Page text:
Experience Himalayan Nepal
Experience Himalayan Nepal was born when Wayne went to Nepal on his volunteer abroad project and saw how the fees he paid hardly reached the local communities. He asked why and he decided to change that. Wayne Guttridge talks about how EHN started and what he dreams for it.
I first went to Nepal in 2006 as a volunteer. There were a lot of things that left me questioning like “why only 10% of the fee reaches the projects, why am I waiting for materials when I paid a lot of money to come here.” I found such a big difference on how things actually worked there. I am not saying every organization is like this but many, I have spoken with, saw placing volunteers in rural areas as a way of making money. I felt I could do better. Thus started the dream of building a non-profit organisation in Nepal working with, and for, the poorest communities.
In 2010, Raj (Sudarshan Rijal) and I started Experience Himalayan Nepal (EHN) with just a website. Since then EHN has been joined by many who share our ideals and we continue to grow each year both within and outside Nepal. Over the last two and a half years we have built an infrastructure inside Nepal to offer genuine volunteer placements, across Nepal, for paying volunteers. As all the fee is spent in Nepal, EHN has some of the lowest volunteer placement fees in Nepal.
4 years of living rural Nepal have shown me a life beyond the tourist areas and experience just how life is in rural areas. That gave me the insight of how an organization can work in Nepal and the chance to meet some of the nicest people anyone could meet. I firmly believe that without this background experience EHN would not have started and would not be doing as well as it is now. Looking at the successes of EHN, I am very happy that I spent the time getting to understand the Nepali culture and language because it is so different to my own.
Over the last few years I have met several people like myself who have started organizations only to be cheated by the people they are working with. But I won’t dwell on this because it’s a different story. Raj has always been there to help them with the legal side so there is a happy ending. But there is a lot of corruption in this field and we are constantly fighting it.
We have been lucky in partnering with an American organization to build our own medical centre in Gerkhu and establishing our own daycare centre. But we also support other local organisations like the Sauraha daycare centre and Prems children home in Pokhara because they are genuine people who are trying to help their fellow Nepali. What I would like to see happen with EHN is actually bringing orphanages together, working out a code of practice for each one then saying to volunteers if you volunteer with this orphanage you know the money is spent on the children. This would help build better homes for the children, cut down the vast corruption there is in this field and provide the children with a safe and happy future.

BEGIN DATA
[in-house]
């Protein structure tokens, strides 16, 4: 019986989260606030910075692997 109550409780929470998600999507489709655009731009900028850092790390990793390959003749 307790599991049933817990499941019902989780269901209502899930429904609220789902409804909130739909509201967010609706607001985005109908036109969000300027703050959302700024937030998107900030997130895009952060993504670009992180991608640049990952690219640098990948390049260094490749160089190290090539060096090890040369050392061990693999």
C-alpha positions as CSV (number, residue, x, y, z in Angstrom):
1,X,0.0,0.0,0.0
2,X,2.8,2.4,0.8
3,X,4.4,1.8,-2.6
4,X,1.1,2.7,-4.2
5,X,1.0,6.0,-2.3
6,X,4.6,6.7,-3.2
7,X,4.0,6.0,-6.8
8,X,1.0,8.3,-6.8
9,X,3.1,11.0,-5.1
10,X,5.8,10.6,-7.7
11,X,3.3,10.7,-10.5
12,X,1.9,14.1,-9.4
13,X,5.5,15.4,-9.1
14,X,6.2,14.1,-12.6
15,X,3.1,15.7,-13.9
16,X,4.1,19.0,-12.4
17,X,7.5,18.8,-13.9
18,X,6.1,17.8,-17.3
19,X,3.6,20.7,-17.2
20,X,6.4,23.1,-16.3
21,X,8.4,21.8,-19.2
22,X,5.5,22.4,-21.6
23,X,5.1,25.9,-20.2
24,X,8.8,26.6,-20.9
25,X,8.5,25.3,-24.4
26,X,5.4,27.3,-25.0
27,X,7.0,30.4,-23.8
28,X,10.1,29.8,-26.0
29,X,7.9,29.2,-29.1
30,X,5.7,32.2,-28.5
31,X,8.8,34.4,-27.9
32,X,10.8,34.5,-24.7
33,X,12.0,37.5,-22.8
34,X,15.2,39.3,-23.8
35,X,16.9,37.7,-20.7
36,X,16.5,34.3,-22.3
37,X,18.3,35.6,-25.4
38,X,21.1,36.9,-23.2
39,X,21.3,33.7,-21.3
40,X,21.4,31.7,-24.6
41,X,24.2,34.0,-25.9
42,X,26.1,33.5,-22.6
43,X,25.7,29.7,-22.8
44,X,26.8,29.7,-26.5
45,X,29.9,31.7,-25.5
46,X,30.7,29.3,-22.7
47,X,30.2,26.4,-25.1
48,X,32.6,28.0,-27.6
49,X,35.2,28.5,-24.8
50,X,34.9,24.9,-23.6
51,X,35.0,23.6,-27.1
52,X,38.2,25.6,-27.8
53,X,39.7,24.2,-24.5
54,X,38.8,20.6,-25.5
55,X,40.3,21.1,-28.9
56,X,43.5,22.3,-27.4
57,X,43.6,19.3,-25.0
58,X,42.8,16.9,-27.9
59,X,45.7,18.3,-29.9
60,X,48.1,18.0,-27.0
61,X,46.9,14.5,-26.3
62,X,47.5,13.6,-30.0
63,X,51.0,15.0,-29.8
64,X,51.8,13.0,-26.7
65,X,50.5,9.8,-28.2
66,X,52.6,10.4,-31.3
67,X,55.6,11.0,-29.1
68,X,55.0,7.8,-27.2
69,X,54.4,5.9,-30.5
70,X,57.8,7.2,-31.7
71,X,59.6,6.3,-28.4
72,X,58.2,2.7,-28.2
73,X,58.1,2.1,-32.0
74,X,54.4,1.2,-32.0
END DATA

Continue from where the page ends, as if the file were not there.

I firmly believe that with hard work and keeping true to the ideals we follow and a little luck my team and I can build one of the best organizations in Nepal balancing the needs of the volunteers with our work among the communities. Every day we learn something new about Nepal and adapt our work to suit, new projects we want to start and people to help is what we are about. And with such great people like Phil Palmer working with us we have the team to meet every challenge.
The next few years are very exciting for us because every year our organization grows, we have new projects and several possible funding streams from companies where the money will be spent on certain projects and fully documented for our partners. Our target this year is 80-100 volunteers who will help strengthen the foundation of our work and provide funding to build the infrastructure of EHN.
To be honest there is a lifetime’s work in EHN and I can’t think of a better way to spend the rest of my life. I am looking forward to the day when I return to Nepal for good and can work full-time with our organisation.
I have to admit I am not a writer and would rather be working with my hands building something than sit behind a desk. But I promise that, like building a home, EHN will build strong foundations and from these we will branch out to special projects that will support whole communities.
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